We are carefully watching a developing storm system that looks to bring heavy rainfall and warmish temperatures over East Brunswick on Thursday. As each forecast run has been posted over the past few days, the rainfall has been increased and the temperatures have trended a few degrees warmer. The forecast temperatures for tomorrow have ticked up a bit too. Assuming the forecast holds and the rain really materializes, the conditions should be spot-on to trigger salamander and frog movement to the vernal pools. Of course, we've been wrong before but after the long dry spell that was preceded by heavy late season snow cover, we suspect the amphibians are just waiting for the right combination of precipitation and temperature to move. I visited the pools yesterday and with the cold temperatures they were quiet. But they are ice free and despite the dry conditions are nicely filled. Soon they will be a cacophony of frog songs and we can put winter behind us. We will post another update Thursday morning. Please take a few minutes to familiarize yourself with the very important safety measures for you and the amphibians.
A few VERY IMPORTANT Safety Rules!
Human Safety -
Beekman Road and Church Lane are always dark. Cars driving on them are moving fast and don't expect anyone there. It is simply DANGEROUS and extreme caution is the rule!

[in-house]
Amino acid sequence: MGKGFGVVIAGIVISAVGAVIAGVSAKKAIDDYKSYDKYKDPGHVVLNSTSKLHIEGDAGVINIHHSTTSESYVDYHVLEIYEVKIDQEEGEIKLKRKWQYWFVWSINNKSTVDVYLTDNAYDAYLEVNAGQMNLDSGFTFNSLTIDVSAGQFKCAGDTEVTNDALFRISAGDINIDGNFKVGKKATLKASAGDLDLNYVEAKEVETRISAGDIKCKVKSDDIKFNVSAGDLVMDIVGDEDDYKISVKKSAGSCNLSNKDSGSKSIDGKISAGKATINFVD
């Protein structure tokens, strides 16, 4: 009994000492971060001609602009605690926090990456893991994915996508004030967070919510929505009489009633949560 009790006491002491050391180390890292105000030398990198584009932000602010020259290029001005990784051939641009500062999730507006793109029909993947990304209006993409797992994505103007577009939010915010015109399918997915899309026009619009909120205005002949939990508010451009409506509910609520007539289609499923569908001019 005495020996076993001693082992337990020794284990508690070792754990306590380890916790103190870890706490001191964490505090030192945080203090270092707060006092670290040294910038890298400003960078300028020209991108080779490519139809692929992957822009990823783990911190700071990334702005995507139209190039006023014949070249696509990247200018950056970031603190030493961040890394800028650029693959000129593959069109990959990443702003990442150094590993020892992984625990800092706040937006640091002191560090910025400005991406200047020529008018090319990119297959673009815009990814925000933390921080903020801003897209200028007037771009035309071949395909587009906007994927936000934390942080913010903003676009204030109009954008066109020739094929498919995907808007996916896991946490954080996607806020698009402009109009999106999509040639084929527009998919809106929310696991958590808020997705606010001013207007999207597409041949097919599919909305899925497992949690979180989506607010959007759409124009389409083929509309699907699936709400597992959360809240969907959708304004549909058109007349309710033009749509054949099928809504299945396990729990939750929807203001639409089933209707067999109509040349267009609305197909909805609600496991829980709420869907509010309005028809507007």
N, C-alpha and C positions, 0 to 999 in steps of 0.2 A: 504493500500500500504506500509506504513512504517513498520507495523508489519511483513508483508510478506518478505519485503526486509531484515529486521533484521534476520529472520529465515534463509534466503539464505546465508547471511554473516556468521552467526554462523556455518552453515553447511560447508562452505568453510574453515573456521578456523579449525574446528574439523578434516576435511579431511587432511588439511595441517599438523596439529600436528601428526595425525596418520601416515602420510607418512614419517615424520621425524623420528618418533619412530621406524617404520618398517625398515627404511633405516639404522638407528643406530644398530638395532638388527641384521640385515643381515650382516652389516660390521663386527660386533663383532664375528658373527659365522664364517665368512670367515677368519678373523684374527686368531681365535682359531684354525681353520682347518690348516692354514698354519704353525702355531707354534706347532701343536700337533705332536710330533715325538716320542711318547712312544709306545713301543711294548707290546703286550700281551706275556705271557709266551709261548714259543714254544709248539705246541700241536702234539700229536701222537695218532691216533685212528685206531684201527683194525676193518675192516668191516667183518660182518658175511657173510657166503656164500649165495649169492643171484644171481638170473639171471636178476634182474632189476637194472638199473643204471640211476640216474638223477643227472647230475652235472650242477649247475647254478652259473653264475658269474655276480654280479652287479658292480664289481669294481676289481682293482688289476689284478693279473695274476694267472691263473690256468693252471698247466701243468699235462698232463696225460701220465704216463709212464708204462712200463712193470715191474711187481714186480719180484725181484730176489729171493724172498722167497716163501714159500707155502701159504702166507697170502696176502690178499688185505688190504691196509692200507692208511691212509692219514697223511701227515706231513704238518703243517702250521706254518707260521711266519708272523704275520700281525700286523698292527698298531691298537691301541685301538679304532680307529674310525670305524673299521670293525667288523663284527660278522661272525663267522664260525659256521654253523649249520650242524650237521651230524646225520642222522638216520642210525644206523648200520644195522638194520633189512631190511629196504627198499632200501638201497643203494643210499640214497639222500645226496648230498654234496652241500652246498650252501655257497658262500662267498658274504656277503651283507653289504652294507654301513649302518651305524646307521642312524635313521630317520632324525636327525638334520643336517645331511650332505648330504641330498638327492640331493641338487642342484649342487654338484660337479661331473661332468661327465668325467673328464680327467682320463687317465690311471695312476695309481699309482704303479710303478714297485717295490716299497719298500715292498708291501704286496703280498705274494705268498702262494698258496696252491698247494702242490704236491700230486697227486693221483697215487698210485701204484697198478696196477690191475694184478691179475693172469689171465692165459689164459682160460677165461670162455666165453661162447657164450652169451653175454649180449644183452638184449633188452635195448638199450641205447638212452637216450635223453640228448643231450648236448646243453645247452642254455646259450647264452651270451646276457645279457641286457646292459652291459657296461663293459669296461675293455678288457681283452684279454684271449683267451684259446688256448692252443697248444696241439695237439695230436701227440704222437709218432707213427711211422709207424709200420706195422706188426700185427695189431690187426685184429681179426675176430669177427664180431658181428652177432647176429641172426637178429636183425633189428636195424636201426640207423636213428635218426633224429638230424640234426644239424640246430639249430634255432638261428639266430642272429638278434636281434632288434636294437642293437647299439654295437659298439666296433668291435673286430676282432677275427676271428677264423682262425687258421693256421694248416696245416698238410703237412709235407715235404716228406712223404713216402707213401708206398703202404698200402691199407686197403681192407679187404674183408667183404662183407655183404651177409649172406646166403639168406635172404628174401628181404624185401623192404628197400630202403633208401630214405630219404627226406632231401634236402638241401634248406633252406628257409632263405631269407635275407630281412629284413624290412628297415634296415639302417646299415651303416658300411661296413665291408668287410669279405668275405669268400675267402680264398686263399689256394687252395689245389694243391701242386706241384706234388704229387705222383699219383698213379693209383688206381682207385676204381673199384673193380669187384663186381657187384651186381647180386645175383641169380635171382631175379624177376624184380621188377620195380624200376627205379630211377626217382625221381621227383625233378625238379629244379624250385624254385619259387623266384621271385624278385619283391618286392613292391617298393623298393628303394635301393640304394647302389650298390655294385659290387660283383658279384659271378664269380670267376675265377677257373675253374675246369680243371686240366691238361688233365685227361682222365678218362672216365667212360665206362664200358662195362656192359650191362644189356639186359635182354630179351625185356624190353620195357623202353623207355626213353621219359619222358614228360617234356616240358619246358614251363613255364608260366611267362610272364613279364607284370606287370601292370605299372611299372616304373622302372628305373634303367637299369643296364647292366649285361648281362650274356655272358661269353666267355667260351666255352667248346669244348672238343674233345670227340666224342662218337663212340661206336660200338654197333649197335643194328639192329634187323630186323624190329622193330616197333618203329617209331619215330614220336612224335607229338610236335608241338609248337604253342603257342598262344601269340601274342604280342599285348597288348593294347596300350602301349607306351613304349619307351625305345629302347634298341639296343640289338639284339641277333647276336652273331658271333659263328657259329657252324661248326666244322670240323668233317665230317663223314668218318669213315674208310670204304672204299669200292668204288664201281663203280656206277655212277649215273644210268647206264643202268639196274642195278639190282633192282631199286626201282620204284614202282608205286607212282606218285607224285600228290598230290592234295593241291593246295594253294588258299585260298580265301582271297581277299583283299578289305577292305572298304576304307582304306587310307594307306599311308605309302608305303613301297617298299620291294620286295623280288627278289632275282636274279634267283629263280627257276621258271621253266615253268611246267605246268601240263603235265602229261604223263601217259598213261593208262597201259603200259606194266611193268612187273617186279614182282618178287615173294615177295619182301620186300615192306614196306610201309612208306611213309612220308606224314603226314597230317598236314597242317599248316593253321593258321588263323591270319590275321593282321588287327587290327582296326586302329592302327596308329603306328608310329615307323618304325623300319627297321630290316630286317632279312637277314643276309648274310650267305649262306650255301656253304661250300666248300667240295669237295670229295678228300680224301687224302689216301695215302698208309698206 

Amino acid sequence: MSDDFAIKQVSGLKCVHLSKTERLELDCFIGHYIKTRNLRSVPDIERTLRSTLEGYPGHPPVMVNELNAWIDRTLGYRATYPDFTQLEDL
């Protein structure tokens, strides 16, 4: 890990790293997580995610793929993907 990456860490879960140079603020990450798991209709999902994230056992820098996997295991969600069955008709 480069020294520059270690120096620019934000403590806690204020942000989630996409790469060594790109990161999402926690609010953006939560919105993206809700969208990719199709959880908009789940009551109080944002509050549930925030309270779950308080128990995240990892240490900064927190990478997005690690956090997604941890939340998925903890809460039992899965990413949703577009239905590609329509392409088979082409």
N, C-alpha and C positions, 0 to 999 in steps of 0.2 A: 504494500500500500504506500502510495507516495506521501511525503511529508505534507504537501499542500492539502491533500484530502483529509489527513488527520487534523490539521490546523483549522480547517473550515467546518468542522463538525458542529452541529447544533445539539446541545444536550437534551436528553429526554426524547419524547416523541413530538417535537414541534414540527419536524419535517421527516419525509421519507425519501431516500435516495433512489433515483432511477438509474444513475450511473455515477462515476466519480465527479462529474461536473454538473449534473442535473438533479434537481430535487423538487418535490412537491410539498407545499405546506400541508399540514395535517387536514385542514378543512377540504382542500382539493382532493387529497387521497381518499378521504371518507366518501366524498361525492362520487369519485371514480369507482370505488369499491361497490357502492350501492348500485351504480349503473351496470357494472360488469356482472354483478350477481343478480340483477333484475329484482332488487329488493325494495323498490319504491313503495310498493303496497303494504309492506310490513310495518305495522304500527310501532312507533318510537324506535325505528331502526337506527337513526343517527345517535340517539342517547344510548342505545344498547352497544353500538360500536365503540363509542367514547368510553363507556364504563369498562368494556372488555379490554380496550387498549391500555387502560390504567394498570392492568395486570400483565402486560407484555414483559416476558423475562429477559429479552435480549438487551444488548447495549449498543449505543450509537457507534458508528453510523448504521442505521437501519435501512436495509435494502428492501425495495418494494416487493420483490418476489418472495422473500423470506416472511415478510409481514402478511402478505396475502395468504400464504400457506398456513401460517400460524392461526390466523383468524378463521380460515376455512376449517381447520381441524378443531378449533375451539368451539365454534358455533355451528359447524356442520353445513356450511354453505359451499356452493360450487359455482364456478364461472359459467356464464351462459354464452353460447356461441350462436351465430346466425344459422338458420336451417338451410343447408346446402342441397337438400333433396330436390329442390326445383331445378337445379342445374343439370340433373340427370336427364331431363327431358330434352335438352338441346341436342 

NEVER walk Beekman Road when it is not closed.
NEVER let children cross Church Lane without holding their hand.
Wear bright colored clothing so you are highly visible.
Parking is best at the small county lot on Beekman Road (accessed from White Pine on the South Brunswick side) just before the closure and on Crispin Lane off of Church.
Do NOT park in front of the barriers.
Use exceptional caution when parking as it is often dark and rainy and visibility of visitors and other cars maybe limited.
Amphibian Safety -
EVERYONE must have a flashlight. Phone flashlights are useless. Without a good strong bright flashlight there is a real risk of stepping on an amphibian, which completely defeats the point of our protection plan.
PLEASE DO NOT handle the amphibians. They are slippery and easy to drop and our hands can transfer oils that are harmful to them. They know where they are going, so just enjoy them as they cross and take lots of photographs!